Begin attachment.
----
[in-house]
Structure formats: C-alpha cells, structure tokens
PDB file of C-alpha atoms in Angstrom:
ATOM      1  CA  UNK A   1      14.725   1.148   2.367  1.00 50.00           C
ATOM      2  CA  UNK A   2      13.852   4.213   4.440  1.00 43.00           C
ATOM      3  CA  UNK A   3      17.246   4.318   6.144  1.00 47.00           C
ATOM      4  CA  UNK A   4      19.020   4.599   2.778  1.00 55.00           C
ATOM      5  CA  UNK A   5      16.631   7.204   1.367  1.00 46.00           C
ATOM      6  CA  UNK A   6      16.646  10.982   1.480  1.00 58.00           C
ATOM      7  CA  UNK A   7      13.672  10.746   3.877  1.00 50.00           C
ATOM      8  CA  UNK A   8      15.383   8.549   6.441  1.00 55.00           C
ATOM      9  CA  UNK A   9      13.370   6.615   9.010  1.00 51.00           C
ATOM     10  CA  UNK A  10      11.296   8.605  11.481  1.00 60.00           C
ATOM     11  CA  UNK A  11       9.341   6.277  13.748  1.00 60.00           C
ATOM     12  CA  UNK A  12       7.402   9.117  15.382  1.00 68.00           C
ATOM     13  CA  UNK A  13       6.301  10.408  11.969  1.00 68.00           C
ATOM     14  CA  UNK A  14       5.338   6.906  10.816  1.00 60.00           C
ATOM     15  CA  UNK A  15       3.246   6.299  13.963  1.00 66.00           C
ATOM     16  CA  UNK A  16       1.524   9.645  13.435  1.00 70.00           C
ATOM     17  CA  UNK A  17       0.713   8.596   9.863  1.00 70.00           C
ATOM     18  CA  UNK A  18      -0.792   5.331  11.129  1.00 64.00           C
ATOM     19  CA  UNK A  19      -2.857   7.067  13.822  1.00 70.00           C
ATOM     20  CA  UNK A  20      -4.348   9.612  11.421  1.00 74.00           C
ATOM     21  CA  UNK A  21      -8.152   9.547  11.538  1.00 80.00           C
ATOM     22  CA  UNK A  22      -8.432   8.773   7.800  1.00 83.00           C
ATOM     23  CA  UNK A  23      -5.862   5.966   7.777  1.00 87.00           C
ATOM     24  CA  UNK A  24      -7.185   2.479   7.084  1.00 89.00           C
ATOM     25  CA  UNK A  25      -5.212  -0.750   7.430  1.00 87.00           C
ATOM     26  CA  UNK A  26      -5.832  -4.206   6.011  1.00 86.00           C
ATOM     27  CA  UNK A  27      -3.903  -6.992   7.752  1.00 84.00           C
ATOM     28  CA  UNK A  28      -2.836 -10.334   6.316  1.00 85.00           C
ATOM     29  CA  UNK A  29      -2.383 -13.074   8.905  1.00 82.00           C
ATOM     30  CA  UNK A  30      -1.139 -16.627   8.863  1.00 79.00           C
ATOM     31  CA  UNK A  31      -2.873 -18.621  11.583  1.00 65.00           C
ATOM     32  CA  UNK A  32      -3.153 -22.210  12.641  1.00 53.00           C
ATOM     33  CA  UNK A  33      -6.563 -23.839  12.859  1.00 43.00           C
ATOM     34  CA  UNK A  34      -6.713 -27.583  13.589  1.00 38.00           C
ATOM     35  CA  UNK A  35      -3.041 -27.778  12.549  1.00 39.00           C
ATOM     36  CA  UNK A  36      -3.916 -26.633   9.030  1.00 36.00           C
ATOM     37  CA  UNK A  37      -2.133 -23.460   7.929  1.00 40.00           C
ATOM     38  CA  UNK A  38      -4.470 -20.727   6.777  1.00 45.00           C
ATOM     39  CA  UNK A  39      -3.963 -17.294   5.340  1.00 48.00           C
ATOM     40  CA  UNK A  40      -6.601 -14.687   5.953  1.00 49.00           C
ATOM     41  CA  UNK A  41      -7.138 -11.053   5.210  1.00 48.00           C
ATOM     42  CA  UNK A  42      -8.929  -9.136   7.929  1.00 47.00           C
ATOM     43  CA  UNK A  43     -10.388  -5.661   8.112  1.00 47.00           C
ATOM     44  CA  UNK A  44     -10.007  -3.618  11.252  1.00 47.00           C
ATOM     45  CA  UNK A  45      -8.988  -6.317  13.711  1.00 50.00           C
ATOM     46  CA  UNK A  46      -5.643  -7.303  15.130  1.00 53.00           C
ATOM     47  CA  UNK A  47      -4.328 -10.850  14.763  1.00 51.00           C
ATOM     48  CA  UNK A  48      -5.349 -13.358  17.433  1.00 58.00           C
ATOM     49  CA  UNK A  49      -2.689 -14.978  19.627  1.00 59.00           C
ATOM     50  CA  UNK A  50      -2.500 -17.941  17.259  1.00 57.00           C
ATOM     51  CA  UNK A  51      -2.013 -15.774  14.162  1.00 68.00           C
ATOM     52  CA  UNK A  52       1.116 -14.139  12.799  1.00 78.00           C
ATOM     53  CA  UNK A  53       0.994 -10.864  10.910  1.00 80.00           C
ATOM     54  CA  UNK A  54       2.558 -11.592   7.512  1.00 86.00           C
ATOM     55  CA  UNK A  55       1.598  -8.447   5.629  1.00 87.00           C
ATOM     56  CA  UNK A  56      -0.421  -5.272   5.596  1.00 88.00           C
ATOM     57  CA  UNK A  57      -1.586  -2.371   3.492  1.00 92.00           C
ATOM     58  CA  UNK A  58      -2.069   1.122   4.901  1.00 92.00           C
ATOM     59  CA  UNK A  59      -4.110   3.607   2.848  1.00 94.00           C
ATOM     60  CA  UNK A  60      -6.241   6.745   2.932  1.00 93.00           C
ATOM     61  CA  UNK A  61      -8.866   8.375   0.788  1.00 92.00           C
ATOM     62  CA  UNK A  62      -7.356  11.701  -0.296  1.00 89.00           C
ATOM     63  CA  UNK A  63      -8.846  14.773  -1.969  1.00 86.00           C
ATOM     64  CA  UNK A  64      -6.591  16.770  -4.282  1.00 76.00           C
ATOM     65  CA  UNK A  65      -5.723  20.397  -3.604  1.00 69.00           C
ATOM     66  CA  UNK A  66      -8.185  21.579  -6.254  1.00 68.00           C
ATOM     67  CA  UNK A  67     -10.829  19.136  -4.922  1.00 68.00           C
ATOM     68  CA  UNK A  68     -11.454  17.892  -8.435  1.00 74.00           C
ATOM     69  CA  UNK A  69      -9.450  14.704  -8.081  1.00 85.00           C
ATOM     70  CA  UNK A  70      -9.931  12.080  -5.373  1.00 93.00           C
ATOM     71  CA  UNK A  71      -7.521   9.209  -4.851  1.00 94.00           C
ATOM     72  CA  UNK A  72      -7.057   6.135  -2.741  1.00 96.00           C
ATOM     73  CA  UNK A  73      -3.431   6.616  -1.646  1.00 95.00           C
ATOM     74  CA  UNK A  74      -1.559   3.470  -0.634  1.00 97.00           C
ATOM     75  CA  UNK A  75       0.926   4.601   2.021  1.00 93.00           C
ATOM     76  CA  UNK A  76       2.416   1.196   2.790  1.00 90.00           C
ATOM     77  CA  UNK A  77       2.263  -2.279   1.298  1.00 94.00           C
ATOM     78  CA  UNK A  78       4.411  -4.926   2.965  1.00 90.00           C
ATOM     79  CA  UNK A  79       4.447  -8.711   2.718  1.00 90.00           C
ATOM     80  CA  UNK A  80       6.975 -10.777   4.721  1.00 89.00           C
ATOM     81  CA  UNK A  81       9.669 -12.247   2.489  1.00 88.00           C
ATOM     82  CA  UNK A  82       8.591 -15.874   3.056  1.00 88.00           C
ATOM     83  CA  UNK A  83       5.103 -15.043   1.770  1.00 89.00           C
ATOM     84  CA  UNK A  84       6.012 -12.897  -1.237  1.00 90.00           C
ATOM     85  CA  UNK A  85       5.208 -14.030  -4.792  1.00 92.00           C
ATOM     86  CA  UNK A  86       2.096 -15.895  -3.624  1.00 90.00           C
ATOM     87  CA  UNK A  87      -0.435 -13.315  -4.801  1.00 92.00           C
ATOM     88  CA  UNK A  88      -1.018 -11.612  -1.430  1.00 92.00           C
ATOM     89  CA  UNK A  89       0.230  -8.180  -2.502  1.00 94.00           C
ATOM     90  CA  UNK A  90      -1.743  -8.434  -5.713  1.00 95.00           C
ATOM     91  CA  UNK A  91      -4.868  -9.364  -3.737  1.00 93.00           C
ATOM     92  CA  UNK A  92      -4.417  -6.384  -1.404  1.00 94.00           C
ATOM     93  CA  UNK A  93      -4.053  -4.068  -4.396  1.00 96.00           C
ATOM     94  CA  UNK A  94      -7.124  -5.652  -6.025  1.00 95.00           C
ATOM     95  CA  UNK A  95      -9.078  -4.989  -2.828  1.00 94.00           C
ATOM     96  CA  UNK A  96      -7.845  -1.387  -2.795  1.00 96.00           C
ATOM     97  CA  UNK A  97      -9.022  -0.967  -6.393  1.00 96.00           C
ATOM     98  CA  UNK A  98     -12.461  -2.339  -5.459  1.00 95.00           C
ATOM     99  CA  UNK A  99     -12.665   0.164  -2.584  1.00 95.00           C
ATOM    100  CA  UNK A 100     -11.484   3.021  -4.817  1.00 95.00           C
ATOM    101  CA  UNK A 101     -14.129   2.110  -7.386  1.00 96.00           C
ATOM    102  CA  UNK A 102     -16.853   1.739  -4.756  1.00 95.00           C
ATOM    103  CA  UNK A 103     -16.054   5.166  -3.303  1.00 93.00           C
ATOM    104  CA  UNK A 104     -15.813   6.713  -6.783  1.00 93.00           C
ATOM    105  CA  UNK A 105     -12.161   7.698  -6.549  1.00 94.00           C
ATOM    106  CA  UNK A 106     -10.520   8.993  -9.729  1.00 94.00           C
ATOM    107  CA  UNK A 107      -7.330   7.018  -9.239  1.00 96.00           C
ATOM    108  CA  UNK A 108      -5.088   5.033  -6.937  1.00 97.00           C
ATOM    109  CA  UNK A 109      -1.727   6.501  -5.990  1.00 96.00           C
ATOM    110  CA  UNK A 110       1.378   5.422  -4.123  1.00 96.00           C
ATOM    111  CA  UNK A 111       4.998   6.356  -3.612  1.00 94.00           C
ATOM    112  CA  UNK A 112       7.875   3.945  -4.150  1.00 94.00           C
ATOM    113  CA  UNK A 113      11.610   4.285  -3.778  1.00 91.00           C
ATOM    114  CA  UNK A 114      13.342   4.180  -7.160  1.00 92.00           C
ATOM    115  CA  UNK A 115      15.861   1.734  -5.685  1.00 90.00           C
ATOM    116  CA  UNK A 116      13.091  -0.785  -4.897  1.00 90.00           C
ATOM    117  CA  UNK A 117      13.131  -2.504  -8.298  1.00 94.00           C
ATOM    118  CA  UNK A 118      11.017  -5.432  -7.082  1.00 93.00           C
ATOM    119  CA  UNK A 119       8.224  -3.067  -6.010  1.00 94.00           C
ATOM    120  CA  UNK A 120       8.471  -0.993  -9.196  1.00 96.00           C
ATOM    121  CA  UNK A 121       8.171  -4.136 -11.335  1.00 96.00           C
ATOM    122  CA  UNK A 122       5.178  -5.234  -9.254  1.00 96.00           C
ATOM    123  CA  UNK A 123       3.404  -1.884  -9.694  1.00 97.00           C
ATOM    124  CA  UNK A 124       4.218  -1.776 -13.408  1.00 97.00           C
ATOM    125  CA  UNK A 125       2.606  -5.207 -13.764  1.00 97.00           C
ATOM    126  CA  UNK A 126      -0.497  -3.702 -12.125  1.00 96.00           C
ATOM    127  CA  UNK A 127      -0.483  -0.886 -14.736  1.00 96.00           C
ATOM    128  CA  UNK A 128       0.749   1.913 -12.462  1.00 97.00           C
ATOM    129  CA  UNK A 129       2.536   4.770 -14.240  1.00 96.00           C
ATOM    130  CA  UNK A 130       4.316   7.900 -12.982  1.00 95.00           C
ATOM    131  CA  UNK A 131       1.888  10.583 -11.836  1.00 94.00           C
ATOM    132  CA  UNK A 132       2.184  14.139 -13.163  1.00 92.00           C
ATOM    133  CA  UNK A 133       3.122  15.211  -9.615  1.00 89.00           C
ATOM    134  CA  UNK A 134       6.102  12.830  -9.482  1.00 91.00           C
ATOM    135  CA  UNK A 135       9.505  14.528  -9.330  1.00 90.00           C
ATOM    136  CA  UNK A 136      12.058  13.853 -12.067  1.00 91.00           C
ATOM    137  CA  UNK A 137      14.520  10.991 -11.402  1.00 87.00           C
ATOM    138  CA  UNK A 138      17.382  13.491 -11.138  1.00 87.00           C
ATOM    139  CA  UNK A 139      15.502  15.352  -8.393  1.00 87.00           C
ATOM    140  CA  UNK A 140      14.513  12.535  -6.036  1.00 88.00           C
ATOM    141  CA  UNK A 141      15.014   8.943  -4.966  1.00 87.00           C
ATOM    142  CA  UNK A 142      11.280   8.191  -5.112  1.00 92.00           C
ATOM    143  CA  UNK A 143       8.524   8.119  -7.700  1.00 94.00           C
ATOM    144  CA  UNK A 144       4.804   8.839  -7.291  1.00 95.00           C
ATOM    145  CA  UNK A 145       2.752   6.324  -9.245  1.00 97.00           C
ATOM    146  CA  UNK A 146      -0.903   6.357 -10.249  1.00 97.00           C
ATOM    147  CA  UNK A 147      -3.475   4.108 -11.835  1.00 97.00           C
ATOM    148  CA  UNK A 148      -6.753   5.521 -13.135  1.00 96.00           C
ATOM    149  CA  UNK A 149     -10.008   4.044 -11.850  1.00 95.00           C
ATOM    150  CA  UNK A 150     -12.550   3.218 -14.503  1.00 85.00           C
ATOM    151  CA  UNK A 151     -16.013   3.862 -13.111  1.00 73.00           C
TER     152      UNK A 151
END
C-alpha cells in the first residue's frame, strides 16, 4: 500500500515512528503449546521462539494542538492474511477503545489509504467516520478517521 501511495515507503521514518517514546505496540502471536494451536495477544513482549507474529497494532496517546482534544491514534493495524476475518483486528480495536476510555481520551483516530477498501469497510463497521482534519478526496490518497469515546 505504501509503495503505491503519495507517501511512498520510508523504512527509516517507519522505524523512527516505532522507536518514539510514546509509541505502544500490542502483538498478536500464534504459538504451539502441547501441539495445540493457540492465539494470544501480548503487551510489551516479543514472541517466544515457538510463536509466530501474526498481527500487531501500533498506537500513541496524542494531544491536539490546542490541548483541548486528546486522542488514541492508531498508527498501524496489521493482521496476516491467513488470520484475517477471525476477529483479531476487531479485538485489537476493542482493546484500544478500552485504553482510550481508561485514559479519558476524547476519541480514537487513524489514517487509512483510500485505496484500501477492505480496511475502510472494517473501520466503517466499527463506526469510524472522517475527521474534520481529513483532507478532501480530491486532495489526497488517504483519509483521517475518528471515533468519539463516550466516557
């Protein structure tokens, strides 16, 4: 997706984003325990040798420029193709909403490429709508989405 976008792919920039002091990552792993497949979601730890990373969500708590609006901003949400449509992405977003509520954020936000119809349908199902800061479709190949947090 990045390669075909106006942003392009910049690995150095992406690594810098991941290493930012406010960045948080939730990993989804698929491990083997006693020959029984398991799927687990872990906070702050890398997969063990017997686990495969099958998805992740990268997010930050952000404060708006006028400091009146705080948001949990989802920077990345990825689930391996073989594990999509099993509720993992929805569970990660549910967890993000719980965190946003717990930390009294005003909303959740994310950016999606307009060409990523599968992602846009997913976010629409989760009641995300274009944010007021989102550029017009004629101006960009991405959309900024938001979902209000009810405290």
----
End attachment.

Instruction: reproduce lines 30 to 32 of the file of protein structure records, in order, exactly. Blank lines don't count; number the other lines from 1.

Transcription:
ATOM     27  CA  UNK A  27      -3.903  -6.992   7.752  1.00 84.00           C
ATOM     28  CA  UNK A  28      -2.836 -10.334   6.316  1.00 85.00           C
ATOM     29  CA  UNK A  29      -2.383 -13.074   8.905  1.00 82.00           C